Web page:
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English as an Asian Lingua Franca: the ‘Lingua Franca Approach’ and implications for language education policy
Citation Information: . Volume 1, Issue 1, Pages 121–139, ISSN (Online) 2191-933X, ISSN (Print) 2191-9216, DOI: 10.1515/jelf-2012-0006, March 2012
- Published Online:
The major issues confronting language policy makers in East and Southeast Asia typically include balancing the need for English as the international lingua franca and language of modernization, a local lingua franca as the national language for national unity, and local languages as languages of identity and community. Choices faced by policy makers include which languages to use as media of instruction and when, and how to ensure that the languages complement each other rather than compete with each other.
In this paper, particular focus will be placed on the countries which make up the Association of Southeast Asian Nations (ASEAN), especially in light of the recently ratified ASEAN charter which enshrines the position of English as the sole working language of the organisation. The perceived need for the importance of English has resulted in the current and increasing regional trend to include English as early as possible in the primary school curriculum, often as a medium of instruction. Even with this increase in English in the government school system, parents will often make substantial financial and emotional sacrifices and choose to send their children to private schools (including those overseas), where they can be taught through English. “To actually forsake the public school system that teaches in your own language for the private one that teaches in English is an increasingly common phenomenon” (Wang Gungwu 2007: xiv).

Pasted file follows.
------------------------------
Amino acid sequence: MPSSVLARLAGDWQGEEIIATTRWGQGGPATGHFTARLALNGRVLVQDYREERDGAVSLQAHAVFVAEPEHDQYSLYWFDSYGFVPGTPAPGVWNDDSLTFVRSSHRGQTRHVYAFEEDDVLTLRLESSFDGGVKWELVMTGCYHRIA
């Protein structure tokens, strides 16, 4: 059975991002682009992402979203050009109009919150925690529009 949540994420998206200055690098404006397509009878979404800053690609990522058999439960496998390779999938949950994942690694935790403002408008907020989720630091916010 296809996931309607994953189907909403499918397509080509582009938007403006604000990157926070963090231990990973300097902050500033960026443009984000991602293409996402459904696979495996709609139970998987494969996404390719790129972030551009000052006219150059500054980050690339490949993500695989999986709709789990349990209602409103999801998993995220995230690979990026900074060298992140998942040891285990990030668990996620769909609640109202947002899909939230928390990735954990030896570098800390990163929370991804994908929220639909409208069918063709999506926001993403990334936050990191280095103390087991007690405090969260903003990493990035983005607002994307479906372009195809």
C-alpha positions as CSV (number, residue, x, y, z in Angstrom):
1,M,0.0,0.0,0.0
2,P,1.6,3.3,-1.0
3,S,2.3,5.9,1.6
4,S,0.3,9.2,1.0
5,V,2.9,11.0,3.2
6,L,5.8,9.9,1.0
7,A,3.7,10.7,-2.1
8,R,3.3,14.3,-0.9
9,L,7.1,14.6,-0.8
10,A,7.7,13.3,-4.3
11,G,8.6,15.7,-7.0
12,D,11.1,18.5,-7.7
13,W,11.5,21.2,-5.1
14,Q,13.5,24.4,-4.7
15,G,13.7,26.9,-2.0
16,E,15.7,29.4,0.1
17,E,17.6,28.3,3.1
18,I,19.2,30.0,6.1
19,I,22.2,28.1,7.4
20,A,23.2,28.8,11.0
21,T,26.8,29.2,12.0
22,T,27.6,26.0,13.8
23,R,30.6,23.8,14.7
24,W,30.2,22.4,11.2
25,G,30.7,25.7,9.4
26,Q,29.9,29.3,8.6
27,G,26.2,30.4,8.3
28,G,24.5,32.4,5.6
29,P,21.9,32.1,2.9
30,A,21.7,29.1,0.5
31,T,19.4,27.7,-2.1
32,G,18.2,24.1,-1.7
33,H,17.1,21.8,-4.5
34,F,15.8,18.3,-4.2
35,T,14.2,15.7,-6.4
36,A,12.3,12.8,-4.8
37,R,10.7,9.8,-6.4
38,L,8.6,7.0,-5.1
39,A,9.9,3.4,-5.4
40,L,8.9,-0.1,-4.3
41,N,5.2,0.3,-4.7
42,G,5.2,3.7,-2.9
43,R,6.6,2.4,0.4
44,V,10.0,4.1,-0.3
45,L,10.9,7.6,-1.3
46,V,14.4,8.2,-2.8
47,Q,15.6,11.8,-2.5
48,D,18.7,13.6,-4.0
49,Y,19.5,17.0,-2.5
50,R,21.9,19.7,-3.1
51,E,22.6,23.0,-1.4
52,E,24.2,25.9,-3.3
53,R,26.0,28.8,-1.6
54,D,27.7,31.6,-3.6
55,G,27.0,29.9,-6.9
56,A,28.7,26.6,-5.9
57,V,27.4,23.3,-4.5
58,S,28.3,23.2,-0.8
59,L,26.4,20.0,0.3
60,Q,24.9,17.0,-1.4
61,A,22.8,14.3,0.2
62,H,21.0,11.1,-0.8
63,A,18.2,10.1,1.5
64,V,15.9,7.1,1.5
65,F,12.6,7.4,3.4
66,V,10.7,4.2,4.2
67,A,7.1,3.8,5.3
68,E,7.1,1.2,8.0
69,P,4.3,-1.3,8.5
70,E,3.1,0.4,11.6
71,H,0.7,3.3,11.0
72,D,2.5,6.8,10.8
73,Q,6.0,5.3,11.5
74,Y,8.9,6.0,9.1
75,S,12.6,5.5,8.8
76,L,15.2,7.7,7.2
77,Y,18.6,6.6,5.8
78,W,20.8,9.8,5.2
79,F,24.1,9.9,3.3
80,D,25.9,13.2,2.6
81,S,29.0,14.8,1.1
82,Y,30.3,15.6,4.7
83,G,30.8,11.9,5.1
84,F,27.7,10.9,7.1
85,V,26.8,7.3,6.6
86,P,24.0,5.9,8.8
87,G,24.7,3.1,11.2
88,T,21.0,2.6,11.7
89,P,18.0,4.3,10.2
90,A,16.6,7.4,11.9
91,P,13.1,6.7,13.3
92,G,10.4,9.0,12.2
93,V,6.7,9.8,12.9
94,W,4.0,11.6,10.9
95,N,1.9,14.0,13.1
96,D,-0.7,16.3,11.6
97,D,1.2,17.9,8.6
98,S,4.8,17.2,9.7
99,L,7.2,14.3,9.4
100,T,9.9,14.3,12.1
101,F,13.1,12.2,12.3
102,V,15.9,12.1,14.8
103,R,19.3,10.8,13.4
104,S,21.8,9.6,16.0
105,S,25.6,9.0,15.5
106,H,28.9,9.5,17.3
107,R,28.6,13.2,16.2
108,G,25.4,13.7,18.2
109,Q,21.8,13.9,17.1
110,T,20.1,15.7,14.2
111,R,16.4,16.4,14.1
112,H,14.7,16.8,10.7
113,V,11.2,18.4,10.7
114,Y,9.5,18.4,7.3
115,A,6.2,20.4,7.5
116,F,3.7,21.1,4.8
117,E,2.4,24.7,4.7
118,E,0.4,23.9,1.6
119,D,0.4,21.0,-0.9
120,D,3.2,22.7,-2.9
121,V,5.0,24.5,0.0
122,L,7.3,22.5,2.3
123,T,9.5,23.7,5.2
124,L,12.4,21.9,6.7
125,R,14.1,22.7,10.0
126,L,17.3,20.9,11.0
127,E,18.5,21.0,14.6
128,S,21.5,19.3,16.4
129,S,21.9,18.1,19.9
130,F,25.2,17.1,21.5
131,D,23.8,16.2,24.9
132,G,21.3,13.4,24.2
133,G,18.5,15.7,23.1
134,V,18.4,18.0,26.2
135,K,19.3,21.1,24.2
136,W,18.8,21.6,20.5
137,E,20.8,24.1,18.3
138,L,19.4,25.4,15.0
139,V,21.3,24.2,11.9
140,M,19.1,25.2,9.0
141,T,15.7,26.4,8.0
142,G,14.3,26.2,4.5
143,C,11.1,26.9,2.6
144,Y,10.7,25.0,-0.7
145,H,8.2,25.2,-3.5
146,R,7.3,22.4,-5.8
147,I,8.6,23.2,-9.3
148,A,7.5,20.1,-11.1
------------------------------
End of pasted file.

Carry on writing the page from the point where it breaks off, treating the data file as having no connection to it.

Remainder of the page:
A major consequence of these moves towards the learning of English in both public and private education systems is that local Asian languages are overlooked in the school curricula. Indeed it is hard to find a single government education system in ASEAN which requires the teaching of any of the languages of its fellow member states. The exception is Mandarin, which is increasing in demand through its rising instrumental value.
While accepting that English needs to be taught, it will be argued that it is essential that the perceptions that are leading to the trends outlined above be challenged. A proposal for ways of combining English and local languages in more equitable and effective ways will be presented and a ‘Lingua Franca Approach’ to teaching English will be proposed.